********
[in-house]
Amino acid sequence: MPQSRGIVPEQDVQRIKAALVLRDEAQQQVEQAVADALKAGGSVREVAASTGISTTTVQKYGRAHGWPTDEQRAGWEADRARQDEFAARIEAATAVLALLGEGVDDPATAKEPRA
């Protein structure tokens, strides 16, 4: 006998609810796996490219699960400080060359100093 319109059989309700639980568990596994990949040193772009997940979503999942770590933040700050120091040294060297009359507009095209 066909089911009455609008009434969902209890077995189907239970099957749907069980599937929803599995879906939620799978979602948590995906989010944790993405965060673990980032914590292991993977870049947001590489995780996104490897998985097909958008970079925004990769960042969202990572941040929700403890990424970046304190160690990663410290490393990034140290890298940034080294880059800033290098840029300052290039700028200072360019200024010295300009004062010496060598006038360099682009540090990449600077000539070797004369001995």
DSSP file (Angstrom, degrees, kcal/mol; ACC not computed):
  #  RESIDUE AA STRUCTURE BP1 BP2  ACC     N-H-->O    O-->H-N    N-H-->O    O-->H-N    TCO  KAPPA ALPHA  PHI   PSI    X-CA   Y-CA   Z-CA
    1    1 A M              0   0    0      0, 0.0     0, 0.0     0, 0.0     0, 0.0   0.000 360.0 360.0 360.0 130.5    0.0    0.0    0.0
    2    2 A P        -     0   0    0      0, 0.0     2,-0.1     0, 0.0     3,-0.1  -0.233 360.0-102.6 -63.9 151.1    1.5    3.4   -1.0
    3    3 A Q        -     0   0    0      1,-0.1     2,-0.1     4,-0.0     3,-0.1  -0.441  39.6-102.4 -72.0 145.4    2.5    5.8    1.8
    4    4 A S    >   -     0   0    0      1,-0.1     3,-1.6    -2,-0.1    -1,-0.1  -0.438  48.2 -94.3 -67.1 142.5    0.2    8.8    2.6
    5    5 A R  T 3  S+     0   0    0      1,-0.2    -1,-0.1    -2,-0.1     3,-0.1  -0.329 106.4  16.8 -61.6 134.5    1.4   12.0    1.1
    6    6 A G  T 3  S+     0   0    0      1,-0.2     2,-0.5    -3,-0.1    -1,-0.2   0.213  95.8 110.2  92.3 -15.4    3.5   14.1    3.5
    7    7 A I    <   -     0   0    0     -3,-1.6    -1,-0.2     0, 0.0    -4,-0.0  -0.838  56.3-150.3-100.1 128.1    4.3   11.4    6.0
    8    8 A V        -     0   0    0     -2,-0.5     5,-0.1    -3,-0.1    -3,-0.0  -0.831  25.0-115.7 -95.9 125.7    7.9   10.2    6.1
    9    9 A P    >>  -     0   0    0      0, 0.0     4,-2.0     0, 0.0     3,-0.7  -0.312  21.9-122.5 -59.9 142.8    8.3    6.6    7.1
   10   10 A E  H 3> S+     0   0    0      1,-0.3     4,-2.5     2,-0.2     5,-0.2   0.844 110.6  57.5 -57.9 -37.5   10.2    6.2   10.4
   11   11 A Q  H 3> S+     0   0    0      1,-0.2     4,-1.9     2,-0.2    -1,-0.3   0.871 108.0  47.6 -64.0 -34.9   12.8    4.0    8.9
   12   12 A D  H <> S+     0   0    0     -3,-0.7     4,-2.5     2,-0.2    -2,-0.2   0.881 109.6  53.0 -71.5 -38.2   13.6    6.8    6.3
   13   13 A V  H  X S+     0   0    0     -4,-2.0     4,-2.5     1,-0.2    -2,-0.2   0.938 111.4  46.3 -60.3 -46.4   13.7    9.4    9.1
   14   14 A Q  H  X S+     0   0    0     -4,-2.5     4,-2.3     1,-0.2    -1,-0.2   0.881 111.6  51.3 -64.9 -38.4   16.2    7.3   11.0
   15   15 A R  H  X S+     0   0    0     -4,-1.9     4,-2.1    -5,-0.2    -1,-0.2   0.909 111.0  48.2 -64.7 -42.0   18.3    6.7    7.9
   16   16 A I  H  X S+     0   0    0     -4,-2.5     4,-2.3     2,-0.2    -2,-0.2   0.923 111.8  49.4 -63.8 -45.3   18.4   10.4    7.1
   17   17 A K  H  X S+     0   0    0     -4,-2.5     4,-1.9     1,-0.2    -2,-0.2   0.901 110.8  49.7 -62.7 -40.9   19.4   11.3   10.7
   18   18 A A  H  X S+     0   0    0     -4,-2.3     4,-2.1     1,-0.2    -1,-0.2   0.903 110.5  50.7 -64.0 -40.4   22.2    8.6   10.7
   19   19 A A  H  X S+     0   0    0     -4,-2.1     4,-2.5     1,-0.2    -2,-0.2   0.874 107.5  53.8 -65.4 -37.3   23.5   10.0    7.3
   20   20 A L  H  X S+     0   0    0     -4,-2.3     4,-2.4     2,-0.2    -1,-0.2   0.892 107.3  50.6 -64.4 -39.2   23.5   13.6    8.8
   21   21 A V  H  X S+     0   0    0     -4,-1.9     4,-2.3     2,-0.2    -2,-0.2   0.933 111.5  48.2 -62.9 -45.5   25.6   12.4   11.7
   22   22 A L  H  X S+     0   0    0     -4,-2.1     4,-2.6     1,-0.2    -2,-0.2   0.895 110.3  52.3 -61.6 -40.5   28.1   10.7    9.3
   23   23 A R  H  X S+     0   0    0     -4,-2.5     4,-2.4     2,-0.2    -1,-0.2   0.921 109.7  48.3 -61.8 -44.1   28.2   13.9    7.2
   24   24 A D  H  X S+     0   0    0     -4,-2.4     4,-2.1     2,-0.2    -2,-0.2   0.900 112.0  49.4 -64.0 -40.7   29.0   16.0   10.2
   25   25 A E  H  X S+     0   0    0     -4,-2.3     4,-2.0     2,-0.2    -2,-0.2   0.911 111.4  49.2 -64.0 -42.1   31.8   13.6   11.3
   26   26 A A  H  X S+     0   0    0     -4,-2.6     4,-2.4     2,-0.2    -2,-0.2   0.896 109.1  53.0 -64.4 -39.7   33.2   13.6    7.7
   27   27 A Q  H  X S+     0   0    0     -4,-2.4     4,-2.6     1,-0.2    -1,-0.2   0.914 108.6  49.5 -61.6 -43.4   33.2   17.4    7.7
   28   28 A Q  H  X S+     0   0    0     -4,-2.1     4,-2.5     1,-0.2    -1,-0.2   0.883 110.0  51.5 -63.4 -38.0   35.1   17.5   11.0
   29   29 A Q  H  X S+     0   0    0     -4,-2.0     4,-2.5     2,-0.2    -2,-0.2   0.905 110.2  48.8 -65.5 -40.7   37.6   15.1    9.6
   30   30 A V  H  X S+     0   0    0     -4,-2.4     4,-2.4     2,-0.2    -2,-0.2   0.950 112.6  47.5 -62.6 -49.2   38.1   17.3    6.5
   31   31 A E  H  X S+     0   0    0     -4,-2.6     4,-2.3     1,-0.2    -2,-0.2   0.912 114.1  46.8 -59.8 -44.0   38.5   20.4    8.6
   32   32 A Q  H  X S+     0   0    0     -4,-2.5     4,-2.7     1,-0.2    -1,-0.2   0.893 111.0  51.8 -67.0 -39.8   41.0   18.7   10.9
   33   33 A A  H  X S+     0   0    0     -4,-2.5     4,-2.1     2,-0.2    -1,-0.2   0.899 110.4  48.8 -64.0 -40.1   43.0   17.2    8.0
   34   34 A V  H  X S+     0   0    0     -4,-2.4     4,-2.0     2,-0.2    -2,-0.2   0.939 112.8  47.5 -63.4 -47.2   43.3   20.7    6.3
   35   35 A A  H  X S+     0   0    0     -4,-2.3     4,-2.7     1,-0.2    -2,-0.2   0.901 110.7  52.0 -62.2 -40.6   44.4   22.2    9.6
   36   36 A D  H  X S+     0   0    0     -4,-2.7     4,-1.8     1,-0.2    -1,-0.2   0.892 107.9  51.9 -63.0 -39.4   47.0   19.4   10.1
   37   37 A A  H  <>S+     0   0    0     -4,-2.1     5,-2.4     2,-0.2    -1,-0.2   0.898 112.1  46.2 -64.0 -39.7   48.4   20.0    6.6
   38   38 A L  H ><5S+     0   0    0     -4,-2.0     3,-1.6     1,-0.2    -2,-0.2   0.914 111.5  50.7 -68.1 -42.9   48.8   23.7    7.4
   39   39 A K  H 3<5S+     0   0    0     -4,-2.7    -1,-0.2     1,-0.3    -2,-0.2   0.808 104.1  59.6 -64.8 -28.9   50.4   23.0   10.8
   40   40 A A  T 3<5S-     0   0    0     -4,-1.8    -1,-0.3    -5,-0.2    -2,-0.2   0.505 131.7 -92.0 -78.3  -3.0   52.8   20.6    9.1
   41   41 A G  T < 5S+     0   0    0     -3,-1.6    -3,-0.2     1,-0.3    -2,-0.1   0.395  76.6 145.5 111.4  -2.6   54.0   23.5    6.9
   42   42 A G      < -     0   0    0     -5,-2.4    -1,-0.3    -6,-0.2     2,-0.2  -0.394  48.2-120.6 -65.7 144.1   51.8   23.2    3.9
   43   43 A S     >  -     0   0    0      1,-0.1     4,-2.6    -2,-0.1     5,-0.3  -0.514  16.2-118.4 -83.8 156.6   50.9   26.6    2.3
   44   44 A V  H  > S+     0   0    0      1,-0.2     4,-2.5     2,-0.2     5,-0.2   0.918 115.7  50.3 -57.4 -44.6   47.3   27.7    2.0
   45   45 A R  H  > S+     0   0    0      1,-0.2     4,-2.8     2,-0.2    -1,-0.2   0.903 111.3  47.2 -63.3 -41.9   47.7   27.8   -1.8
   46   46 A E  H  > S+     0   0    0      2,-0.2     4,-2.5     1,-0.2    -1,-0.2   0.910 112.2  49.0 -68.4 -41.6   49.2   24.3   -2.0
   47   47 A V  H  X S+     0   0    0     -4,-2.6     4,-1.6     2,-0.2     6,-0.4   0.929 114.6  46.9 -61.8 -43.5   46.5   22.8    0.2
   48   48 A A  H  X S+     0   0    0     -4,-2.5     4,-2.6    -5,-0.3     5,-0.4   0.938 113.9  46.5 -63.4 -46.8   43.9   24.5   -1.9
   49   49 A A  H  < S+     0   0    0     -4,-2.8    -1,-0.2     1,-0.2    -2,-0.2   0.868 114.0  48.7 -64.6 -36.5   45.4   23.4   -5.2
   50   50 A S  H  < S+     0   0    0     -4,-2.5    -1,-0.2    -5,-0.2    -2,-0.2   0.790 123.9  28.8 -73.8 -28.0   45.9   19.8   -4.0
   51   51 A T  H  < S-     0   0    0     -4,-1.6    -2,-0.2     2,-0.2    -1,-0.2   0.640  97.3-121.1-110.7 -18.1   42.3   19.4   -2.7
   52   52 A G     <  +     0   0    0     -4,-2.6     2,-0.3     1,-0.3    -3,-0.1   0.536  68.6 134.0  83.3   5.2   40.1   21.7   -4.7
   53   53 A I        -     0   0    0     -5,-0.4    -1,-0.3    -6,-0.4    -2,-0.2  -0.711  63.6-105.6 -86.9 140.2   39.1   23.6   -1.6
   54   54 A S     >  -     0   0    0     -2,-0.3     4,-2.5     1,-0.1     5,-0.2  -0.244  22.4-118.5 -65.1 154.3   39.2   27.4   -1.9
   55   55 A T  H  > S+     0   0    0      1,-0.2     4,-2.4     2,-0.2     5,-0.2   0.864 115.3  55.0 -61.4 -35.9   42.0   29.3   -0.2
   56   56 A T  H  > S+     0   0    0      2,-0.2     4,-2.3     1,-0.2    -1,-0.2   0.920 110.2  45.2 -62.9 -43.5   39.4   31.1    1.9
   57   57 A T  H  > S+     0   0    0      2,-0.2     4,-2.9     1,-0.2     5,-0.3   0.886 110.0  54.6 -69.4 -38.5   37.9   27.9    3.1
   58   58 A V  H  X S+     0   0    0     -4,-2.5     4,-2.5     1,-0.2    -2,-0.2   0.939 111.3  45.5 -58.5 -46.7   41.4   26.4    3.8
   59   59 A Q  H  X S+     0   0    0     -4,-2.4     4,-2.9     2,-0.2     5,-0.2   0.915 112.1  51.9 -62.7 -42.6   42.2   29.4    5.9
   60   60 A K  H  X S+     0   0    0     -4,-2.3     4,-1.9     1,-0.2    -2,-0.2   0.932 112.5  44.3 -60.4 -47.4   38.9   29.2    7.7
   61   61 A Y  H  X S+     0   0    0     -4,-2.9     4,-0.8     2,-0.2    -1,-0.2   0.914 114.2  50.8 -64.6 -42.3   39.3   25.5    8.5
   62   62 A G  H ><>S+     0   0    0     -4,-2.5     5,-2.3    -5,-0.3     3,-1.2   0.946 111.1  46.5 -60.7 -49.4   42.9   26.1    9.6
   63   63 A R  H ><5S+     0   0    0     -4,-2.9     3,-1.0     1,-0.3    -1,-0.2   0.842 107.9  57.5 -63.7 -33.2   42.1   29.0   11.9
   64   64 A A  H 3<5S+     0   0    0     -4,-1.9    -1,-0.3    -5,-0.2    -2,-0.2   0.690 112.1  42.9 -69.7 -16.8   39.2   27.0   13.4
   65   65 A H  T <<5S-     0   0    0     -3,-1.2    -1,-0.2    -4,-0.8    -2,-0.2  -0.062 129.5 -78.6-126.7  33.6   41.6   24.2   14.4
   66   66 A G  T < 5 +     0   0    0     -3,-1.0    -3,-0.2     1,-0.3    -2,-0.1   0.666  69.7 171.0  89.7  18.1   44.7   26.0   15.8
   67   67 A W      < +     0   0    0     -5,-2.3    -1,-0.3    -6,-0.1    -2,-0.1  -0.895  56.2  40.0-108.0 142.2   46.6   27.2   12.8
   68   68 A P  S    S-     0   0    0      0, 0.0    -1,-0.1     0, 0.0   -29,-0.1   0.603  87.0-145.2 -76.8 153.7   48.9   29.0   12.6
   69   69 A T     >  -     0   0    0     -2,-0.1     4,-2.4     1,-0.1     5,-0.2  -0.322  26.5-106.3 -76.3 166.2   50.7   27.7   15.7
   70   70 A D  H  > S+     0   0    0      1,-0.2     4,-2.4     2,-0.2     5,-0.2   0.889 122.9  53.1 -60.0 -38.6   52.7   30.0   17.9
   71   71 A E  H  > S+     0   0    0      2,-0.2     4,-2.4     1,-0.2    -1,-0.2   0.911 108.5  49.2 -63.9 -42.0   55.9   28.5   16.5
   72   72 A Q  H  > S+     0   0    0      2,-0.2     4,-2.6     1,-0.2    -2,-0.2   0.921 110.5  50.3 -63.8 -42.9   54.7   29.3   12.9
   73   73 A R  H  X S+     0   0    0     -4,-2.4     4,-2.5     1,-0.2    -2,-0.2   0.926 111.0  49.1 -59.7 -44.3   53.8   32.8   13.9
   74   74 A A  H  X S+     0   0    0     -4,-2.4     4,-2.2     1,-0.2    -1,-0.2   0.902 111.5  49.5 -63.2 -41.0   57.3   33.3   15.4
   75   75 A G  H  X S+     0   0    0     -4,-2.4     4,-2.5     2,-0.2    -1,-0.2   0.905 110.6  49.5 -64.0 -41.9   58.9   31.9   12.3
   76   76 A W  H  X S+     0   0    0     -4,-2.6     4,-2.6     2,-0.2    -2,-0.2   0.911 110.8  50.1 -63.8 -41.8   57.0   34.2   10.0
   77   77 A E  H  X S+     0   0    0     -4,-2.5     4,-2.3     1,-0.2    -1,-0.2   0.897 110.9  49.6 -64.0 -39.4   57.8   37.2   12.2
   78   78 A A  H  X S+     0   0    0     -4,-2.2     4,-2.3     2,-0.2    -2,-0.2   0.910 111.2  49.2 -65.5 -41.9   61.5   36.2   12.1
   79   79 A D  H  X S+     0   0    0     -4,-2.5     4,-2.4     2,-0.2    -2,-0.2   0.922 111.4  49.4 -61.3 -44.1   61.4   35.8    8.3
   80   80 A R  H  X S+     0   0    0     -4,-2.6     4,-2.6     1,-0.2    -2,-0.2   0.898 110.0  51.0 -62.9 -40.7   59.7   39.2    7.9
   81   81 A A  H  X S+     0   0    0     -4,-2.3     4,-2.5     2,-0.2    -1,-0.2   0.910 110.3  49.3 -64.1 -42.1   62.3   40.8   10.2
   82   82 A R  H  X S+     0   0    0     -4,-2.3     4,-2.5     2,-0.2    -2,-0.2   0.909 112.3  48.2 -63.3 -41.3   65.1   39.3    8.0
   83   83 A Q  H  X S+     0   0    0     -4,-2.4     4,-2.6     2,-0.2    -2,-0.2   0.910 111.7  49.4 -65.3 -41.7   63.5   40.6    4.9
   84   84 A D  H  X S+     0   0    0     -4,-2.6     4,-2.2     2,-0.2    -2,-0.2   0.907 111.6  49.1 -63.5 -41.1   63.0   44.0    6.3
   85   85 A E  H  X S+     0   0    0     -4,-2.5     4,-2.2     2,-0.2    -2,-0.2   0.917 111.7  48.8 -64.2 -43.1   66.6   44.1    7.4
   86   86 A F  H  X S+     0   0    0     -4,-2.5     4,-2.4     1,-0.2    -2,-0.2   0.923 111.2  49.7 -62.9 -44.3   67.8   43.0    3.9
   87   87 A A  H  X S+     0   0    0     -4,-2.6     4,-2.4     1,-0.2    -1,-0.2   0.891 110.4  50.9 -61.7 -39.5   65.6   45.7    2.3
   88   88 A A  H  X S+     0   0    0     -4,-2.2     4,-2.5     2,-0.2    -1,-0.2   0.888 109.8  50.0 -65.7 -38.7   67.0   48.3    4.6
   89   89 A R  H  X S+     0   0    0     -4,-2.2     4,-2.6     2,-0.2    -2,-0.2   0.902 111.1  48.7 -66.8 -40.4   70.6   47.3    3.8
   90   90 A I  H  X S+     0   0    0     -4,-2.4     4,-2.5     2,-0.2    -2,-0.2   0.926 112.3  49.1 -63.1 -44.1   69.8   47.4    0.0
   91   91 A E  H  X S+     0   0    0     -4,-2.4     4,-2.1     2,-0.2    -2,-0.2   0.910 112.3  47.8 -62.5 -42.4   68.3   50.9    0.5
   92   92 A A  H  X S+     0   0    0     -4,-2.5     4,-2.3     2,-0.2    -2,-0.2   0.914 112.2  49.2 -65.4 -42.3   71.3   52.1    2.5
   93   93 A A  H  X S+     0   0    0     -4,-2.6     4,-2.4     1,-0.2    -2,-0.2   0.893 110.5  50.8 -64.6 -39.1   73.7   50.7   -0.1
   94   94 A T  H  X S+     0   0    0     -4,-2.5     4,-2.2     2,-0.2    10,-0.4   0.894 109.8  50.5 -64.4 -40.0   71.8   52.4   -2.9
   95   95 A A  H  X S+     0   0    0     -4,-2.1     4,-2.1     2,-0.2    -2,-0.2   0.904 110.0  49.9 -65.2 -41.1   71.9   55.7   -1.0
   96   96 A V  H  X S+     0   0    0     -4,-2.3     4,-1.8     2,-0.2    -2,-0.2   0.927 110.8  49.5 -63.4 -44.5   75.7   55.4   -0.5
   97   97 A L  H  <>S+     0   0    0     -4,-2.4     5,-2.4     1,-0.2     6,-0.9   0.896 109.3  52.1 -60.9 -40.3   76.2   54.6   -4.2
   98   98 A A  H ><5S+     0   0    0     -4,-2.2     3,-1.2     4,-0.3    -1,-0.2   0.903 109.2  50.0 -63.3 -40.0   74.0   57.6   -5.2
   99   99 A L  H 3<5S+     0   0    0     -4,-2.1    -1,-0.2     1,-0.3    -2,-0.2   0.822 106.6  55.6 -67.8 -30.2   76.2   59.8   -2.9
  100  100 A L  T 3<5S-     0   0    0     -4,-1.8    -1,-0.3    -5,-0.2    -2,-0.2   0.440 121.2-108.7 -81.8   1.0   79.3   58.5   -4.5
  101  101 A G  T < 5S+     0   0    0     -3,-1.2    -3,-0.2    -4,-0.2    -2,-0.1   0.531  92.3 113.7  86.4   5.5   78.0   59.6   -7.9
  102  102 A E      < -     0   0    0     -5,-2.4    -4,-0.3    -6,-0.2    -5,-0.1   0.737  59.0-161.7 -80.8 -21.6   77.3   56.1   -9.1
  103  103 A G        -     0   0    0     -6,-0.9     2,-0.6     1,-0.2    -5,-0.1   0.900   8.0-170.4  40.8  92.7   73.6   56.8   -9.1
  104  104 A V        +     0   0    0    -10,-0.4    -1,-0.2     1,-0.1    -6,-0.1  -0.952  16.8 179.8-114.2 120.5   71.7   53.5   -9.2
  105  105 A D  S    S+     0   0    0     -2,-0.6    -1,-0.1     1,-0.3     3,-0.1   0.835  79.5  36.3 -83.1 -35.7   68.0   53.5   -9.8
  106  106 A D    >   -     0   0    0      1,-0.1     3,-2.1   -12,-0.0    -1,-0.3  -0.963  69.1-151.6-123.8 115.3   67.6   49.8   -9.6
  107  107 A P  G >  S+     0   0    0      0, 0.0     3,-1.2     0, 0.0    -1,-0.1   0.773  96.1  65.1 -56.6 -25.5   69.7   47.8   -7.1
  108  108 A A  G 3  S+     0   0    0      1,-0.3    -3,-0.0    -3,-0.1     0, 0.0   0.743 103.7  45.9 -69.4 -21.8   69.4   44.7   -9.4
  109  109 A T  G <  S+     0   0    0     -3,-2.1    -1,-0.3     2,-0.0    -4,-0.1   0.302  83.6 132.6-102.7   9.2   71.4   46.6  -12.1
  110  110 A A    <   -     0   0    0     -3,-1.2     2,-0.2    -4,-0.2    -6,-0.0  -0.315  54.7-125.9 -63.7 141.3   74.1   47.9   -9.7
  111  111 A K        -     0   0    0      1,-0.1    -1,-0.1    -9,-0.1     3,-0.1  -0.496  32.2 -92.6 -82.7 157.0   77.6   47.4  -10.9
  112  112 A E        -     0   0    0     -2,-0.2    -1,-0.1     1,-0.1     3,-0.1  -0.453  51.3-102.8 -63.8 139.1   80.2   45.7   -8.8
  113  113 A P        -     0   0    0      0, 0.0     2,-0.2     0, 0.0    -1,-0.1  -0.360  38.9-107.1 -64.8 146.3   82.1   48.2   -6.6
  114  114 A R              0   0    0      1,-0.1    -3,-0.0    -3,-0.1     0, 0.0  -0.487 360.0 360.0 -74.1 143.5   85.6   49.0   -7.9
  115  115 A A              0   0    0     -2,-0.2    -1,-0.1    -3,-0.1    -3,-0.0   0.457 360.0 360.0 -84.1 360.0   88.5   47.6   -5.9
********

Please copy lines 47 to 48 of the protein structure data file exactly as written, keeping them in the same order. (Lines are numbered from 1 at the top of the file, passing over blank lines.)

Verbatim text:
   42   42 A G      < -     0   0    0     -5,-2.4    -1,-0.3    -6,-0.2     2,-0.2  -0.394  48.2-120.6 -65.7 144.1   51.8   23.2    3.9
   43   43 A S     >  -     0   0    0      1,-0.1     4,-2.6    -2,-0.1     5,-0.3  -0.514  16.2-118.4 -83.8 156.6   50.9   26.6    2.3